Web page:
—Johnson v. United States, 333 U.S. 10, 13-14 (1948)
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Category Archives: Knock and announce
A government employee, like a private employee, has a reasonable expectation of privacy in his or her office. A co-worker at the insistence of the FBI gathered evidence from defendant’s office and violated the Fourth Amendment. But for these illegal … Continue reading
The remedy for a no-knock violation is not suppression of the evidence—it’s a § 1983 action for violating the Fourth Amendment. Moreover, “An issuing judge need not eliminate every alternative explanation to find a ‘fair probability’ that contraband will be … Continue reading
NPR: Virginia Gov. Northam Signs ‘Breonna’s Law’ Banning No-Knock Warrants by Daniella Cheslow (“Virginia Gov. Ralph Northam ceremonially signed a law Monday that will prohibit police from using no-knock warrants, which allow police to enter and search a home without … Continue reading
AP: Baltimore prosecutor: Do not authorize “no knock” warrants (“Baltimore State’s Attorney Marilyn Mosby has directed prosecutors in her office to not authorize ‘no knock’ arrest warrants that are approved by judges, citing the police shooting death of Breonna Taylor … Continue reading
The no-knock provision in this search warrant was justified by the affidavit in support of the warrant. United States v. Bryant, 2020 U.S. Dist. LEXIS 174793 (S.D. N.Y. Sept. 23, 2020):
Defendant’s efforts to distinguish Hudson and its refusal to apply the exclusionary rule to knock-and-announce violations fail. United States v. Pyles, 2020 U.S. Dist. LEXIS 169623 (E.D. Tex. Sept. 16, 2020). Petitioner gets a CoA on the following habeas issue: … Continue reading
WaPo: Louisville agrees to $12 million payout and policing changes in pact with family of Breonna Taylor, killed in police raid by Tim Craig & Marisa Iati (“The city of Louisville announced a $12 million settlement Tuesday with the family … Continue reading
Defendant pled in his motion to suppress there was a knock-and-announce violation, and the government responded with affidavits that knocking would be unsafe. Unrebutted, that’s enough to deny a hearing. United States v. Moore, 2020 U.S. Dist. LEXIS 155454 (S.D. … Continue reading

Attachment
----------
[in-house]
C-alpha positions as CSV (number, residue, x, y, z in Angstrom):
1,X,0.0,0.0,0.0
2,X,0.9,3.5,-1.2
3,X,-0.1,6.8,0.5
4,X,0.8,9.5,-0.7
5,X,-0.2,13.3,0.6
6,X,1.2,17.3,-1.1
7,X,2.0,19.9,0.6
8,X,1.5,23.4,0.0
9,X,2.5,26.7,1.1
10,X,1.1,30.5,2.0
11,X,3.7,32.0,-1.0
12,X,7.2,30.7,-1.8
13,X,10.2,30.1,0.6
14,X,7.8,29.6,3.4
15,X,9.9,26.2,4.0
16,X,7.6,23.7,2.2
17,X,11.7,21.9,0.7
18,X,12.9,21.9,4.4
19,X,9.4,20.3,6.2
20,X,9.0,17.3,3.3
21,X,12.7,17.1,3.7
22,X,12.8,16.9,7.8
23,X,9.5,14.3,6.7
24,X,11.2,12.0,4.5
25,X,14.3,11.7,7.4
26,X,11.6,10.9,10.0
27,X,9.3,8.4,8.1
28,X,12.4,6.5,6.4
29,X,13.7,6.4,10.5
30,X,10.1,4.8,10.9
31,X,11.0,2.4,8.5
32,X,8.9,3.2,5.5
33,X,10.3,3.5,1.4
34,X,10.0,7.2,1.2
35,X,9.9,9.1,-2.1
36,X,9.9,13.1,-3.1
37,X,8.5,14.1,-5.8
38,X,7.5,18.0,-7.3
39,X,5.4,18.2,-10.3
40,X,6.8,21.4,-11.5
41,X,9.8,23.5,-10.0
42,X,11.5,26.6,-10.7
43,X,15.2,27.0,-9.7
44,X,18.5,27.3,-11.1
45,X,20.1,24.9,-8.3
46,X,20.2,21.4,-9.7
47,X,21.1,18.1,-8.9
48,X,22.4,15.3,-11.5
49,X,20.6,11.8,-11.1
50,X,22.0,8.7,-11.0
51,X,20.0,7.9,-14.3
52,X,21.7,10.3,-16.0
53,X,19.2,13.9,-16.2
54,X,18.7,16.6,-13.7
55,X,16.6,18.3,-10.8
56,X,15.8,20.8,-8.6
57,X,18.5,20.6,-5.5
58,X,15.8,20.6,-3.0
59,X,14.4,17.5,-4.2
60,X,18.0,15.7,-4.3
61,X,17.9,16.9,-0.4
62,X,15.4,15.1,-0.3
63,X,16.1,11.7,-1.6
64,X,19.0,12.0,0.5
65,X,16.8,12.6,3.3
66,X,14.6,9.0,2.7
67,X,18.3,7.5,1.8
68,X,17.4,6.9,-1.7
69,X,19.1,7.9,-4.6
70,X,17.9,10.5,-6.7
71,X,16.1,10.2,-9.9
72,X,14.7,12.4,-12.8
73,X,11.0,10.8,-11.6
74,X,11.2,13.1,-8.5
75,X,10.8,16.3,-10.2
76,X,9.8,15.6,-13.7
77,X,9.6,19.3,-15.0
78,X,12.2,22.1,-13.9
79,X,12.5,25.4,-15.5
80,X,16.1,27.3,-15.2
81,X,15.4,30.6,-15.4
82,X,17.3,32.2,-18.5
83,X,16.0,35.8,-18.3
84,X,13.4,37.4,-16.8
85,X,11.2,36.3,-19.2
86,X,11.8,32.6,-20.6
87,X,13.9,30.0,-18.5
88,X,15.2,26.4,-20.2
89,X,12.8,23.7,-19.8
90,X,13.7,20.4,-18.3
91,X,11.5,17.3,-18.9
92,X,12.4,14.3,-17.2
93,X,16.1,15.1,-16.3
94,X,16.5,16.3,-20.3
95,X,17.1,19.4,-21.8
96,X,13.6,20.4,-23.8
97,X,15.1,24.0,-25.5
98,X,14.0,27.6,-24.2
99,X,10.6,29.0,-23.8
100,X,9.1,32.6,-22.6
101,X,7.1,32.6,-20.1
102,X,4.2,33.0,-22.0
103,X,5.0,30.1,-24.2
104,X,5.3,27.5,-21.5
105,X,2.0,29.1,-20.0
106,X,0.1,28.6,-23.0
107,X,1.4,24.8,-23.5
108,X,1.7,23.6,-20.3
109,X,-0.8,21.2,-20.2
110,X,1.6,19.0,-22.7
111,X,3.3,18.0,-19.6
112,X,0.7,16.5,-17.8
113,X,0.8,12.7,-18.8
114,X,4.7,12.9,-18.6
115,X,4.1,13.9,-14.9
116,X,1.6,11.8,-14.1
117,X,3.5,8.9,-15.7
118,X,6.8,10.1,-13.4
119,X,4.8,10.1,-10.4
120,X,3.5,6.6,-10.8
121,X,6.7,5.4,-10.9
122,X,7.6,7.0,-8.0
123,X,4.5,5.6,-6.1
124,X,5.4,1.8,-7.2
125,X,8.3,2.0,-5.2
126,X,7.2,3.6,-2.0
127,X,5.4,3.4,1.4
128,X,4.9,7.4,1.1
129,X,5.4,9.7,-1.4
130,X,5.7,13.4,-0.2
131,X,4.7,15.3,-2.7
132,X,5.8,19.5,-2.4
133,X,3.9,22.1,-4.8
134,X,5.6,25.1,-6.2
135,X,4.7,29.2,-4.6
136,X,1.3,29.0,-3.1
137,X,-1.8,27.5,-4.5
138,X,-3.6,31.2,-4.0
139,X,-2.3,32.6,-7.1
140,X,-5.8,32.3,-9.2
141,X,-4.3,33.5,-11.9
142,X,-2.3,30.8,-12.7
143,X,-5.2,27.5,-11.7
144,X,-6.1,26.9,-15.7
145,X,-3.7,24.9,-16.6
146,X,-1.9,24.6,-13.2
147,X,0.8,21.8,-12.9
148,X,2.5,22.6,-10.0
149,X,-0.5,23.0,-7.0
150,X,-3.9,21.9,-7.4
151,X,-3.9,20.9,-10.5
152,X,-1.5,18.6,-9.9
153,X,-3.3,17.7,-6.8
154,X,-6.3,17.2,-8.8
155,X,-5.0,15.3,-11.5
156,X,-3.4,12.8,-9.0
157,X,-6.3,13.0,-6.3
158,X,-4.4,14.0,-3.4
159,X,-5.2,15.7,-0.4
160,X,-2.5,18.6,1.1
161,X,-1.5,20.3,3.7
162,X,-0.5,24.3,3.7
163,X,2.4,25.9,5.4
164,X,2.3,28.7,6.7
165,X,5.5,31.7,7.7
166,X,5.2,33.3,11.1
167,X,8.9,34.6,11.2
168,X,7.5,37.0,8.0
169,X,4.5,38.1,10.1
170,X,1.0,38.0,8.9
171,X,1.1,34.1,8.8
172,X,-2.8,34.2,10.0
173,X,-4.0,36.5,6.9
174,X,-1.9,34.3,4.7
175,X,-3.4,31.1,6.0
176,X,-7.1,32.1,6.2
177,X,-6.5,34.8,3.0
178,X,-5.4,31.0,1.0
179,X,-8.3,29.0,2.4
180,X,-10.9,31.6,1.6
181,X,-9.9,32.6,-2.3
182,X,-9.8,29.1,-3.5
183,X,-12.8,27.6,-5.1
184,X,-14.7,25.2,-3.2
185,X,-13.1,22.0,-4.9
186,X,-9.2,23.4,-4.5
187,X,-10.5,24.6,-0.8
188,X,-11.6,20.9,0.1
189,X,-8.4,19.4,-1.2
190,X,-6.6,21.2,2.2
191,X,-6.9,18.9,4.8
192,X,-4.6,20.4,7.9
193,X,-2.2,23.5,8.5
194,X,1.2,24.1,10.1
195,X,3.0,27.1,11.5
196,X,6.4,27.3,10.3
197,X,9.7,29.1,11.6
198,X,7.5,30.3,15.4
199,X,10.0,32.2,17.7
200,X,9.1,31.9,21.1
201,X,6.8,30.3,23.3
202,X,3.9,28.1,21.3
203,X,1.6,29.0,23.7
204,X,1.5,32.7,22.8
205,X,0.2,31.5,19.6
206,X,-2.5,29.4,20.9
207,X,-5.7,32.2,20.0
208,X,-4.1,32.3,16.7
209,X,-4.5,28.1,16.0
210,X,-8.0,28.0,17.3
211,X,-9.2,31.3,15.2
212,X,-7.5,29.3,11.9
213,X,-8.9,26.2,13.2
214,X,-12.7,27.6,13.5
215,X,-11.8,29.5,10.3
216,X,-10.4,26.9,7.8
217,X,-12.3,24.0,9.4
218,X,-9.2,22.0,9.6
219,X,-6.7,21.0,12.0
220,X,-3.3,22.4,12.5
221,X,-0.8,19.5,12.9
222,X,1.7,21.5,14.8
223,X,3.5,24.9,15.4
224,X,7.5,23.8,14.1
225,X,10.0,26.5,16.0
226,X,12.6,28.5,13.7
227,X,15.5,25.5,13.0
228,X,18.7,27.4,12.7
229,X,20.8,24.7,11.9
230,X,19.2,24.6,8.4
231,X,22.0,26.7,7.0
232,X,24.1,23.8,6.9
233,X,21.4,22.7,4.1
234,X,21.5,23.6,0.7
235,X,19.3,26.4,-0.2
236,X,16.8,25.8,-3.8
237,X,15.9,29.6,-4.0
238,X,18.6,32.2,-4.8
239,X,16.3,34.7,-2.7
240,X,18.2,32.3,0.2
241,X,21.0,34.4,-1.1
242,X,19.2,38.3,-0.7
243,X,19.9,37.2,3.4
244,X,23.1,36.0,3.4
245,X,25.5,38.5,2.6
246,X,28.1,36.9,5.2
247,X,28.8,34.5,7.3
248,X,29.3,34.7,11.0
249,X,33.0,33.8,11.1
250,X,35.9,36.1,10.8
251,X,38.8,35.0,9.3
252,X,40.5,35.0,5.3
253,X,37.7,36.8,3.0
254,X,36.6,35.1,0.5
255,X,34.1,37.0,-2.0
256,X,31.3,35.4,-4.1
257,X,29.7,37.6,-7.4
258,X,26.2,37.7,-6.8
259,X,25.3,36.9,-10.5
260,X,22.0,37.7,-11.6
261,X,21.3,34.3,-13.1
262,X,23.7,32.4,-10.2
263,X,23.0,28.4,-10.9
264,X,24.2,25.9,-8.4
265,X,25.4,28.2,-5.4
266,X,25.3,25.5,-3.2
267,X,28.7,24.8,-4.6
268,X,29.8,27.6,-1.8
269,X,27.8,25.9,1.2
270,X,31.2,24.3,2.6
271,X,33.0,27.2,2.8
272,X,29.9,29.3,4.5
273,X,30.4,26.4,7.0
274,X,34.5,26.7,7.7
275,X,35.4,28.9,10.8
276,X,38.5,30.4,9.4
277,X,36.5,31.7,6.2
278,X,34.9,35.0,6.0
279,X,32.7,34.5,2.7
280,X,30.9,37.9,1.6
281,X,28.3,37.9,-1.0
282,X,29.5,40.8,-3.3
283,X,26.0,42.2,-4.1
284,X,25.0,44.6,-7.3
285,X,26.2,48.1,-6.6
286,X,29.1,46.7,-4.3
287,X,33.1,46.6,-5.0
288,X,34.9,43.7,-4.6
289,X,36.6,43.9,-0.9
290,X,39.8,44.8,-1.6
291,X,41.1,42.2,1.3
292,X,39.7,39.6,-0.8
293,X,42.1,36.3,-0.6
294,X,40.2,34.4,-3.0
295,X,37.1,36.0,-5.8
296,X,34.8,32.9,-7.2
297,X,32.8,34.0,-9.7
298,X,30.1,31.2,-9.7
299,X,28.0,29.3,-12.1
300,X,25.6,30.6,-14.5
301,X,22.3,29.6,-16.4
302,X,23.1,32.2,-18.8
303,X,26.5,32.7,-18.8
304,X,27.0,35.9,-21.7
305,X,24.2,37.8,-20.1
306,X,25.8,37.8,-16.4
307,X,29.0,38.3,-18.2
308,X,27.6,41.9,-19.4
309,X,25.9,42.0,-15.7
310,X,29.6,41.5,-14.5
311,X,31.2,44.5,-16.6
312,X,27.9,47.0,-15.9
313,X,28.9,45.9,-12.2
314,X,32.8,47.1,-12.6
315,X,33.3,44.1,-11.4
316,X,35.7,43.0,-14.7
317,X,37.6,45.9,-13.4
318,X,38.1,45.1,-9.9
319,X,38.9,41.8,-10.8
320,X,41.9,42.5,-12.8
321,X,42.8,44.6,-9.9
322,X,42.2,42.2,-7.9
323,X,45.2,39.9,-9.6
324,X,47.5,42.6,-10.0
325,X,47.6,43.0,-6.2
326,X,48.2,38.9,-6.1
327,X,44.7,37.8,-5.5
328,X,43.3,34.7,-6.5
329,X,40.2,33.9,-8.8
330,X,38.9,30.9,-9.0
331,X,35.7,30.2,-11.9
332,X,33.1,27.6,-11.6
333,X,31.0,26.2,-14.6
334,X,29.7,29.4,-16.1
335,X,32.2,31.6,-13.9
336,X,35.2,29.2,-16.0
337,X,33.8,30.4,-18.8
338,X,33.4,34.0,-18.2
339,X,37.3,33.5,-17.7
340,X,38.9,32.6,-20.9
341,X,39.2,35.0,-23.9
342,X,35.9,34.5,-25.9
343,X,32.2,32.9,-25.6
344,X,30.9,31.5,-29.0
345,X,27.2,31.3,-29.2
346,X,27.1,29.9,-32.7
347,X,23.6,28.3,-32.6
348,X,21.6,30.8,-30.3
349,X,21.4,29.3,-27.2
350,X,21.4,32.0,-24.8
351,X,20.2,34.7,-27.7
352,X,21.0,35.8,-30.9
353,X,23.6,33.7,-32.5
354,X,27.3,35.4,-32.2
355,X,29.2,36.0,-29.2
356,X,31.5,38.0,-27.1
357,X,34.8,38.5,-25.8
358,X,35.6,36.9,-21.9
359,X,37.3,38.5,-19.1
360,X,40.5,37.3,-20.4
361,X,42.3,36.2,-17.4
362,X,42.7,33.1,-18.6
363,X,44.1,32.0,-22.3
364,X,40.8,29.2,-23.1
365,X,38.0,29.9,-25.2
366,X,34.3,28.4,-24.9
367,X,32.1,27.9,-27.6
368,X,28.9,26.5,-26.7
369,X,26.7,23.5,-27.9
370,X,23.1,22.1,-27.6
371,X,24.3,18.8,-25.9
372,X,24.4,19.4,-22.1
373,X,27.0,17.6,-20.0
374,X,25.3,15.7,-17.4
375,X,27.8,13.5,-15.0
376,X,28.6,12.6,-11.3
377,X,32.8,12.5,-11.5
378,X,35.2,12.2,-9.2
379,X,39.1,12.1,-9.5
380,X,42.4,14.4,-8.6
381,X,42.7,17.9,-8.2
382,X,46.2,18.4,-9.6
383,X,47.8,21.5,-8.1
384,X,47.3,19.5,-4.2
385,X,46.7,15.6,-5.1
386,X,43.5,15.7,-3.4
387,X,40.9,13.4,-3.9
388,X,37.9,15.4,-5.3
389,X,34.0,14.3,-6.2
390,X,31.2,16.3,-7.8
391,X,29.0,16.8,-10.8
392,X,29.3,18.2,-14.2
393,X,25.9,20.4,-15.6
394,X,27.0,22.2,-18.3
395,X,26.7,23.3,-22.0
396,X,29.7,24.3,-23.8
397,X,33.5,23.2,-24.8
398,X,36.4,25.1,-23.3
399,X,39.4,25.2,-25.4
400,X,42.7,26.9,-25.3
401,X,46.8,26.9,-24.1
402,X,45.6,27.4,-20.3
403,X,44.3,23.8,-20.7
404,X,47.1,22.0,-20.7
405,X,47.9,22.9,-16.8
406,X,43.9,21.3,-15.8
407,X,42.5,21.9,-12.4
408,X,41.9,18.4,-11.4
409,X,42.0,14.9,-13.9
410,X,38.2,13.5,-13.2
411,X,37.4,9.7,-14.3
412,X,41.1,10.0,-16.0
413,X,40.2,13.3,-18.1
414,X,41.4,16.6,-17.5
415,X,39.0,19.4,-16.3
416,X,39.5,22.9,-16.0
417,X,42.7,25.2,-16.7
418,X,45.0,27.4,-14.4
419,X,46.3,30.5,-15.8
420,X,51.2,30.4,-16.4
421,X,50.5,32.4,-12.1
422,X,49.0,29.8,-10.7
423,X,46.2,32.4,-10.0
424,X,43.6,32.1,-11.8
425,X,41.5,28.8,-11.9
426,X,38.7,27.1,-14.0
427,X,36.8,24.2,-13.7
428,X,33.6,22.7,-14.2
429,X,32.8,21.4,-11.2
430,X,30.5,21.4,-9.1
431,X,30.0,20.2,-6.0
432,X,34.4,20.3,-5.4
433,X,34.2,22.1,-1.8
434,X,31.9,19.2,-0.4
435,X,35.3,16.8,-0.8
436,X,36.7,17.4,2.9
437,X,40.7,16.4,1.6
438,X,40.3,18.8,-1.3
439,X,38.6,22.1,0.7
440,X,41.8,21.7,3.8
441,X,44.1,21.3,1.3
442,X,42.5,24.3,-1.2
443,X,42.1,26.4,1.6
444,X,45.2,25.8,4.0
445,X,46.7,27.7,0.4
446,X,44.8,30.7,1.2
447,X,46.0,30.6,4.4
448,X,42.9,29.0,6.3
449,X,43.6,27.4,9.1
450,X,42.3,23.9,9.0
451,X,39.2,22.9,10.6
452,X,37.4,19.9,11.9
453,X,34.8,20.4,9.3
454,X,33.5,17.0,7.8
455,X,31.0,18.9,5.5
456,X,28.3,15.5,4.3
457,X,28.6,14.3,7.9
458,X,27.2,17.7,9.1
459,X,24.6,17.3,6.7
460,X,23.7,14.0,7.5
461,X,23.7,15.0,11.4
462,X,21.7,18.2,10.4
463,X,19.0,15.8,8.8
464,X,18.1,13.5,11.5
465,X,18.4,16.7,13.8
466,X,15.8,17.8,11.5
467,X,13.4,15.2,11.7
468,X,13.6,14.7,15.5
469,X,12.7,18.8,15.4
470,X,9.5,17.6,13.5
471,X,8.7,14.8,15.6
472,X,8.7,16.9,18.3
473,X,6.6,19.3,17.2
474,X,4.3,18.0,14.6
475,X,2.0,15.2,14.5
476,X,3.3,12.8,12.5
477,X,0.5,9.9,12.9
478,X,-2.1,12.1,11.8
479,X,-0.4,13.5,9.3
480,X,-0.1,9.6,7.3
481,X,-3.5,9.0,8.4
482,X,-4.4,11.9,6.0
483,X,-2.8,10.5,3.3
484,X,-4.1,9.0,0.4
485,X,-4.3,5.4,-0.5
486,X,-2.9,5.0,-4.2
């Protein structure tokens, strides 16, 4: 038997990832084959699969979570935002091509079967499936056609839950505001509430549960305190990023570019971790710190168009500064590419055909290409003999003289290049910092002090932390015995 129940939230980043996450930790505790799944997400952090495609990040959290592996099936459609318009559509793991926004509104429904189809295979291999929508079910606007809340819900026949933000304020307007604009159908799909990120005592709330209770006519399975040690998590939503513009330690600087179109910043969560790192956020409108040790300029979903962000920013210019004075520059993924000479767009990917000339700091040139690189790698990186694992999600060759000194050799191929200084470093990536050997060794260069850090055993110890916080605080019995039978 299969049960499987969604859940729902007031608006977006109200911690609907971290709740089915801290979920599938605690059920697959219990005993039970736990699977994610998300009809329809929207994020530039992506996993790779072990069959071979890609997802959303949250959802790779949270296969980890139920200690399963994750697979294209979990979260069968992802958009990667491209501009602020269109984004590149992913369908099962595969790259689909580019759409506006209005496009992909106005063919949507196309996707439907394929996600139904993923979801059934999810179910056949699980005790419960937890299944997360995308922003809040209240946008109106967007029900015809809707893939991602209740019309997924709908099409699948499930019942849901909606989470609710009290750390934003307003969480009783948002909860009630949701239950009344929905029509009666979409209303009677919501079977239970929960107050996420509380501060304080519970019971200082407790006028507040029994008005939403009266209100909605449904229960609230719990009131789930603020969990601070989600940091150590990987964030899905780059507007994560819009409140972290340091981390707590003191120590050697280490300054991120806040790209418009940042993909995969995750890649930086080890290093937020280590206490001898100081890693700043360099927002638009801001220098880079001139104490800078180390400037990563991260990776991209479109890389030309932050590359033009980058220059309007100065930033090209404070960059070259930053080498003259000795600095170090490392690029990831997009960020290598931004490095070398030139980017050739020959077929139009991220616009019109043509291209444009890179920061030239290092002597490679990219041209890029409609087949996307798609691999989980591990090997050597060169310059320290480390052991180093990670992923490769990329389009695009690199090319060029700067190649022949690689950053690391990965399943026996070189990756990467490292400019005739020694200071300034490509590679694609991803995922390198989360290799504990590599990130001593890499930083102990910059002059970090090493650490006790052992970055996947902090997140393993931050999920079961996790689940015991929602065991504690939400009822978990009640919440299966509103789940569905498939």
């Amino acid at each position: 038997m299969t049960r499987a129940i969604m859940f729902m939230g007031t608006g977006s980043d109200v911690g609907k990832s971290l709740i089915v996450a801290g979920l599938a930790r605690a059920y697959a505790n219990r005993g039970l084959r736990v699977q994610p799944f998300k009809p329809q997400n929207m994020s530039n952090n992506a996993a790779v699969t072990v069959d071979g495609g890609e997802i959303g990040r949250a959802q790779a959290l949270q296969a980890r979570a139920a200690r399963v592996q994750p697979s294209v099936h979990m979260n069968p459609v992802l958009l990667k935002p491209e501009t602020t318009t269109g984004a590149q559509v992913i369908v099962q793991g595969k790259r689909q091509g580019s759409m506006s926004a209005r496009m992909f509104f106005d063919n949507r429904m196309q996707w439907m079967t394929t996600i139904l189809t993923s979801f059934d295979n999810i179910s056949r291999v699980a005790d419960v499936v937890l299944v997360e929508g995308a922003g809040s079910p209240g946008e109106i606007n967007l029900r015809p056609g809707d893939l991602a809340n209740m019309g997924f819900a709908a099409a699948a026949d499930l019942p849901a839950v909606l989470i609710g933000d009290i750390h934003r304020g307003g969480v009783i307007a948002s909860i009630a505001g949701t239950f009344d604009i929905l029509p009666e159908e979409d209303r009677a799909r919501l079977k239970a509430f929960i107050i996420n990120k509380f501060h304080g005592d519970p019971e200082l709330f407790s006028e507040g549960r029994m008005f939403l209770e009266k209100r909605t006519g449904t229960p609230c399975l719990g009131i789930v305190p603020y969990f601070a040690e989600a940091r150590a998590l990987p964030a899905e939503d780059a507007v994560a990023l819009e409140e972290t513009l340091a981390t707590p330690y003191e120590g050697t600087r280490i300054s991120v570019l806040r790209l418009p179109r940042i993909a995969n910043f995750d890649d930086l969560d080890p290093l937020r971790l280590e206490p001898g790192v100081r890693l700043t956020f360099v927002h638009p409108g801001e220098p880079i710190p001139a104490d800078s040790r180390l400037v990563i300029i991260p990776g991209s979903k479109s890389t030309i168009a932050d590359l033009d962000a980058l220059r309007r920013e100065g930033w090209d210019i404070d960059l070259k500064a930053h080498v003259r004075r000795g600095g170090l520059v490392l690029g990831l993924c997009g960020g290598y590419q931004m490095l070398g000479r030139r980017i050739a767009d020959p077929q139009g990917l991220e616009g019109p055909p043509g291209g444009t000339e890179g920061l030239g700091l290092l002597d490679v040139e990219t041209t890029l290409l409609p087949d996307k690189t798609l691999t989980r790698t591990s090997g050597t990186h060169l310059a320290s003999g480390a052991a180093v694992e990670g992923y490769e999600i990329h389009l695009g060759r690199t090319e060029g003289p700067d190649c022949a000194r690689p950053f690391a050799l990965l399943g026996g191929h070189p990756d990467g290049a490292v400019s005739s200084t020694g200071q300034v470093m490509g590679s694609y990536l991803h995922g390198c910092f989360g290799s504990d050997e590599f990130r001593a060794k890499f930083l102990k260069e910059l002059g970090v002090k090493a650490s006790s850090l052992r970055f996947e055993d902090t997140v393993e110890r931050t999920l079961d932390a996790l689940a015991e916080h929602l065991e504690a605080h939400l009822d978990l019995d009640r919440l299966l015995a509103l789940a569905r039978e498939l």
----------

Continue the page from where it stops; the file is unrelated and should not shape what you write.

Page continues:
MS: Knowingly searching wrong house by choosing to disregard error in SW made Bureau of Narcotics liable
In a case that smacks of the good faith exception causing a search of the wrong house that should never have happened, the Mississippi Bureau of Narcotics knowingly raided the wrong house without knocking and announcing. Trial testimony showed that … Continue reading
“A decision of whether or not to file a motion to suppress is a strategic choice of counsel.” Here, there was no factual basis to file a motion to suppress. Waters v. United States, 2020 U.S. Dist. LEXIS 147764 (W.D. … Continue reading
The CI was reliable and provided probable cause. A knock-and-announce violation doesn’t warrant suppression. Cleveland v. State, 2020 Tex. App. LEXIS 5829 (Tex. App. – Houston (1st Dist.) July 28, 2020):
Law360: ‘Good Faith’: Breonna Taylor And The Broad Search Standard by Cara Bayles
The officer’s entering through an open door didn’t require knock-and-announce at common law. United States v. Sherrod, 2020 U.S. App. LEXIS 22296 (8th Cir. July 17, 2020):
The State: SC Chief Justice Beatty orders magistrates to stop issuing ‘no knock’ search warrants by John Monk (“State Supreme Court Chief Justice Donald Beatty late Friday afternoon ordered state judges and magistrates to stop issuing ‘no-knock’ search warrants to … Continue reading
Under the state constitution, police knocks on the door for 25 seconds in the early morning before forcibly entering after even hearing the homeowner call out was not a reasonable amount of time to respond, and this warranted suppression of … Continue reading
AP: Memphis police department to stop using no-knock warrants by Adian Sainz (“The Memphis Police Department has decided to stop using ‘no-knock’ warrants in the wake of the fatal shooting of a black Kentucky woman by narcotics detectives who burst … Continue reading
Rolling Stone: No-Knock Warrants: Inside Police Tactic That Killed Breonna Taylor by EJ Dickson (“In certain cases, judges may allow authorities to enter a suspect’s home without announcing themselves — but since the death of Breonna Taylor, their use is … Continue reading
Louisville Courier Journal: Rand Paul says no-knock warrants ‘should be forbidden’ in wake of Breonna Taylor shooting by Phillip M. Bailey (“‘No one should lose their life in pursuit of a crime without a victim, and “no-knock” warrants should be … Continue reading
Louisville Courier Journal: Was a ‘no-knock’ warrant justified to search Breonna Taylor’s home? Several experts say no
Louisville Courier Journal: Was a ‘no-knock’ warrant justified to search Breonna Taylor’s home? Several experts say no by Andrew Wolfson (“A national authority on search and seizure law says the no-knock warrant that Louisville police obtained for Breonna Taylor’s apartment … Continue reading
HI: Repeated announcement outside tent before entry with SW satisfied knock-and-announce requirement; def was hearing impaired and slept through it
Defendant lived in a park in a “tent,” under a tarp with gaps that officers could somewhat see inside. Officers had a search warrant and they announced loudly several times their office and purpose. There was no door to knock … Continue reading